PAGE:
A Long Walk

July 13, 2021

Father O’Shea’s Diocesan Reflections July 13, 2021

Hank (Henry) Gallant of Tignish and his Centennial Walk

Hank grew up in the Nail Pond section of Tignish Parish.  His parents were Mr. and Mrs. Alyre Gallant and he has one sister. Even as a youngster in school he dreamed of a trans-Canada walk. While living in British Columbia he undertook a five-year preparation for this adventure by climbing mountains and doing road runs at times up to many hours a day.   Finally, on February 6, 1967 on Beacon Hill in downtown Victoria, BC at 9 AM he dipped his toes in the Pacific Ocean and headed east with St. John’s, Newfoundland his destination point. It was Centennial year in Canada, our country’s 100th birthday, the major high point for Hank’s adventure. Starting out in sunshine and warm temperature he was off with a large sign on his back reading: “Walker, no rides please.”  

His closest friend for this long journey by foot was his back pak, weighing 50 pounds which carried his guitar, two mouth organs, an extra pair of boots, his 5 by 7 foot tent material, necessary clothing, his kettle named McQuack and other incidentals. Another close friend, besides his faithful back pak, was Canada’s great outdoors in which he lived so intensely those many months. Apart from the sun and lovely phases of the moon, there were blizzards and rain, the heat and cold, also the exceptional scenery across Canada so varied and beautiful.

As one might expect, Hank encountered on his journey more than his share of unfriendly people. Four hot rodders tried their best to rob and injure him but a big truck stopped and the driver saved him from this near tragedy. He received many strange stares from people with some sarcastic motorists slowing down and hurling insults, unfriendly biking youth, ugly remarks from individuals, ignorant drivers trying to push him into the ditch, pelted with rocks, held up by another gang with knife to his throat but saved again by a friendly motorist, thrown out of restaurants at times, due to his rough appearance no doubt. But on the bright side, Hank mostly met just good and friendly people: happy school children, invitations galore for meals and often overnight, meals brought to him, invitations for singing some nights with free rooms, many people just stopping to chat or waving, more free meals and free lodging, many RCMP drivers just stopping to say hello, overnights with families, motorists quite naturally offering him rides but no-no, young children especially so interested and pleasant, welcome by villagers, by towns and cities, even in very cold temperatures.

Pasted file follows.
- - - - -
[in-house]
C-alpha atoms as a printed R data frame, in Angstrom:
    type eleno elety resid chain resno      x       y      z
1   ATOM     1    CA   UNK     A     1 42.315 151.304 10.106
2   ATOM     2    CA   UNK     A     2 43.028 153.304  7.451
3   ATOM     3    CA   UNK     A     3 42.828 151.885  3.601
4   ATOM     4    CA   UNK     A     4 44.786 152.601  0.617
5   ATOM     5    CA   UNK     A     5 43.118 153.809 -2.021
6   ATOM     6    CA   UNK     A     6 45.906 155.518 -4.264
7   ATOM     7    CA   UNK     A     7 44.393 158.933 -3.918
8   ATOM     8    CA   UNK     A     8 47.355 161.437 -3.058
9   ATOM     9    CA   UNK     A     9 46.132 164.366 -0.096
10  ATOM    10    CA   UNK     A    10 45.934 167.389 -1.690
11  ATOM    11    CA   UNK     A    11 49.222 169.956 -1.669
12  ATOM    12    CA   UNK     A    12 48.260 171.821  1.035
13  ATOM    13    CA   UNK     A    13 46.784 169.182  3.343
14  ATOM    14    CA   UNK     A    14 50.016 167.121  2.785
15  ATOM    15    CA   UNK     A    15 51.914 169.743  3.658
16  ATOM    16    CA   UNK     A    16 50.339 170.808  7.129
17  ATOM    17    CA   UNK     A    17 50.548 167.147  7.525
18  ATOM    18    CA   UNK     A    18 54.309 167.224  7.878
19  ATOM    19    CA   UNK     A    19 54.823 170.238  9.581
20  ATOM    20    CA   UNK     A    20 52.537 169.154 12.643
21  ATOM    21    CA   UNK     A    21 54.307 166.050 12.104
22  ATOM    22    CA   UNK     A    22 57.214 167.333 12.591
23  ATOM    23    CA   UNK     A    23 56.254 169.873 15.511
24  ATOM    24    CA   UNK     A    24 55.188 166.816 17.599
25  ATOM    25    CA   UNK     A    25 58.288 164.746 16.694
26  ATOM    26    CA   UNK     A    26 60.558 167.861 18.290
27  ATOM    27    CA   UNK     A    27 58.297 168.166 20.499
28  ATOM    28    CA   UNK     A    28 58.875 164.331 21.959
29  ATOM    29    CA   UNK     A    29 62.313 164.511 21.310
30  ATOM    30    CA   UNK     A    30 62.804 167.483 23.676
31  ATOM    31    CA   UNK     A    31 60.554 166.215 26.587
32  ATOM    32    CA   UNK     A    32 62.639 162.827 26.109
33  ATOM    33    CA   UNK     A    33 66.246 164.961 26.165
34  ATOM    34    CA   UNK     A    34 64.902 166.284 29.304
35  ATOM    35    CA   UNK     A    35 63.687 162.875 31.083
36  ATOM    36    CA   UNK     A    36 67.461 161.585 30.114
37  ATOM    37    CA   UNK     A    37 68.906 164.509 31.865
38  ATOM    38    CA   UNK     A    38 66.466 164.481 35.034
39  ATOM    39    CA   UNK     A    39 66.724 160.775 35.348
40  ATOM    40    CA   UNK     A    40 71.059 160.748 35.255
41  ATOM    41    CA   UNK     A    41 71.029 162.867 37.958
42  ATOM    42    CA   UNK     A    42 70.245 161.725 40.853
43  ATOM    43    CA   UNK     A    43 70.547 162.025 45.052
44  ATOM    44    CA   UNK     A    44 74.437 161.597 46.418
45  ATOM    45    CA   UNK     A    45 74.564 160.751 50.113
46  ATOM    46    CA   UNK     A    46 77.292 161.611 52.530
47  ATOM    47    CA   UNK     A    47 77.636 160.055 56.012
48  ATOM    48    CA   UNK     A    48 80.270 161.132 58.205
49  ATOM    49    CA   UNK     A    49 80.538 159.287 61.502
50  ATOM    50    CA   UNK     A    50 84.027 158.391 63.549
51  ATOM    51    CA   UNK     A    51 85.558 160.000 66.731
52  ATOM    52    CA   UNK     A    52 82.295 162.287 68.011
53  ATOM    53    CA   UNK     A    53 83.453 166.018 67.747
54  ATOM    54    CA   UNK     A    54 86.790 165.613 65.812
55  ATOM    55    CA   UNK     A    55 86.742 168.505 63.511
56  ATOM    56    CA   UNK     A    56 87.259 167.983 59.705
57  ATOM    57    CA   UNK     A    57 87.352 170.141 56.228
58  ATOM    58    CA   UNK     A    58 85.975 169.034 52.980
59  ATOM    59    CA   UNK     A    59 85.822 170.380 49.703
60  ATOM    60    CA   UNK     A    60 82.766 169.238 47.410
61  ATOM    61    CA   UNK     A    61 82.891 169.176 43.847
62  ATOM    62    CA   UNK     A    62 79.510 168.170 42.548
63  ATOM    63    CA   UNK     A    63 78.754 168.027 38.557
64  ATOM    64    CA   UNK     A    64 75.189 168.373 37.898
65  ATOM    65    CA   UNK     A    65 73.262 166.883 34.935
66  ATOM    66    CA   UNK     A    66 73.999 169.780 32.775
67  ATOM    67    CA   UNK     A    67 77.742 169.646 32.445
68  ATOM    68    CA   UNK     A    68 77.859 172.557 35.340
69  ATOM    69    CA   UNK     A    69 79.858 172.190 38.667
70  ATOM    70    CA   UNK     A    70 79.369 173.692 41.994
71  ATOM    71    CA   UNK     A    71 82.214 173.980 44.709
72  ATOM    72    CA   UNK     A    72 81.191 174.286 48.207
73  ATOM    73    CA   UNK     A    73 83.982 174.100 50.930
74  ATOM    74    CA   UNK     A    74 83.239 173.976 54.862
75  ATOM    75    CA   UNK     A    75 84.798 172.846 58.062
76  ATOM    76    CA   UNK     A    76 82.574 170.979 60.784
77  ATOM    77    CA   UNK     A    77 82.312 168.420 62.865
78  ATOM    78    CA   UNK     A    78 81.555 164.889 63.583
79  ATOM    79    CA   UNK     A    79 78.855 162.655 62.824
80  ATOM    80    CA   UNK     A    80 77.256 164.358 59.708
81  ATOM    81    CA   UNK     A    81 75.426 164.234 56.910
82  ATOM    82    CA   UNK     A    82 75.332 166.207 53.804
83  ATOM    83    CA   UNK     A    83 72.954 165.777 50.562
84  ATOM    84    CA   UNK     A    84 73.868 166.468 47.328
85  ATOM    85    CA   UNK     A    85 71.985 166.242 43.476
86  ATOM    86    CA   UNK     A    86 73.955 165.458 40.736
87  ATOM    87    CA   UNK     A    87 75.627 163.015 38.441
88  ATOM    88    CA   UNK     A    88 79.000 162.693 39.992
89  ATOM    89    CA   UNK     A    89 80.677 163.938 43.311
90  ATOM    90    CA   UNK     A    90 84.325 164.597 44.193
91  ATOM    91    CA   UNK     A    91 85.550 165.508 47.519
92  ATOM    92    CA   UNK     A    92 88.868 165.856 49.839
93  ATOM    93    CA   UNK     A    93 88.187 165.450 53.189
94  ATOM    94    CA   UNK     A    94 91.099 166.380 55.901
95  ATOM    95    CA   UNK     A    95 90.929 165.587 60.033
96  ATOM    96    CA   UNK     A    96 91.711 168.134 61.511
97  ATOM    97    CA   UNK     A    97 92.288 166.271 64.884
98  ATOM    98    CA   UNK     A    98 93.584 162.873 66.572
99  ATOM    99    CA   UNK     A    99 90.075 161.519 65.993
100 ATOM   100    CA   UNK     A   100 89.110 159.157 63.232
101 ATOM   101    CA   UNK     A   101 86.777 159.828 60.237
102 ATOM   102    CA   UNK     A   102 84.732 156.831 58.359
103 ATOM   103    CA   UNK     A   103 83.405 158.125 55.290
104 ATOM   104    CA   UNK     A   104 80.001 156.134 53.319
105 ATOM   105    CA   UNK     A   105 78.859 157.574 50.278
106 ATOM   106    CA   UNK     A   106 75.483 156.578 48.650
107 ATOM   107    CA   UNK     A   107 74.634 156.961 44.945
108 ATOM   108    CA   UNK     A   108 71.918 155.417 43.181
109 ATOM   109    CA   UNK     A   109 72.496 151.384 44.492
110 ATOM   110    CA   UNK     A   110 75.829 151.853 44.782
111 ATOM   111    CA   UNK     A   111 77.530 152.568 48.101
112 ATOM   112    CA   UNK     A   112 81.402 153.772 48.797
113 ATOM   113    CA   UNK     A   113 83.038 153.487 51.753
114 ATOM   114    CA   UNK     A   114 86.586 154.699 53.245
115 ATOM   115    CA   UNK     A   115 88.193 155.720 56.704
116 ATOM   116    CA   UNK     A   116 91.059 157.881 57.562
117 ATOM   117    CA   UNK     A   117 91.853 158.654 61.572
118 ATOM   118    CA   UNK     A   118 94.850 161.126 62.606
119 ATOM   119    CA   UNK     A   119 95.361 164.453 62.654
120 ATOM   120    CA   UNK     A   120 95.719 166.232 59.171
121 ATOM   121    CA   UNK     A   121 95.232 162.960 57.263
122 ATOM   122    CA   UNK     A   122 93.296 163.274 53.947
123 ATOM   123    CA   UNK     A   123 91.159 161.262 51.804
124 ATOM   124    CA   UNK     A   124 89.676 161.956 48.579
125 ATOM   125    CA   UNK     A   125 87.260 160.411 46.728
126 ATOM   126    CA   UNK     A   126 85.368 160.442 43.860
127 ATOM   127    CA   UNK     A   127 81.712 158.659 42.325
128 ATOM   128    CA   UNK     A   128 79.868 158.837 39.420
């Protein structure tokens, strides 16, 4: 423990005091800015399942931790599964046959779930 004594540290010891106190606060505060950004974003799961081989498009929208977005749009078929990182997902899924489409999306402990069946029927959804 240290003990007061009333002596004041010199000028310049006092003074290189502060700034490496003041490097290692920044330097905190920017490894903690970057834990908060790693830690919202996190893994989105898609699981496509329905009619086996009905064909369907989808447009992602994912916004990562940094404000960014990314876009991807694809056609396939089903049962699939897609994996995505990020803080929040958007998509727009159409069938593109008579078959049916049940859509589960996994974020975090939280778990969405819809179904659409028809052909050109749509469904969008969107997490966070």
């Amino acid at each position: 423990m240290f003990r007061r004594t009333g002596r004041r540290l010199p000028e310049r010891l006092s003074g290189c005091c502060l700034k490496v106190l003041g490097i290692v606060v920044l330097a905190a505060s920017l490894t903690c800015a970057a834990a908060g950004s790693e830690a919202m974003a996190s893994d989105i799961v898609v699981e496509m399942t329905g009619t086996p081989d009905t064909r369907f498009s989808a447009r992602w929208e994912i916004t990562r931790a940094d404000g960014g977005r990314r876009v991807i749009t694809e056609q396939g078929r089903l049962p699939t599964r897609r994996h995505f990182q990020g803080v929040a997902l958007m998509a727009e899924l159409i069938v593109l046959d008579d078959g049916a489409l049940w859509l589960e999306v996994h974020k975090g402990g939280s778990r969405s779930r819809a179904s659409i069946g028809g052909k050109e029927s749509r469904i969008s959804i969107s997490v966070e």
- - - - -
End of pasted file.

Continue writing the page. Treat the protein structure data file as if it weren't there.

Passing through PEI in October was, of course, very special with so many welcomers along the way, especially in Charlottetown where a large gathering honoured him gloriously. The people of Cape Breton and then Newfoundland went out of their way to welcome Hank grandly. His final 50 miles or so were no doubt his happiest footsteps, the termination of his life’s dream nearing completion.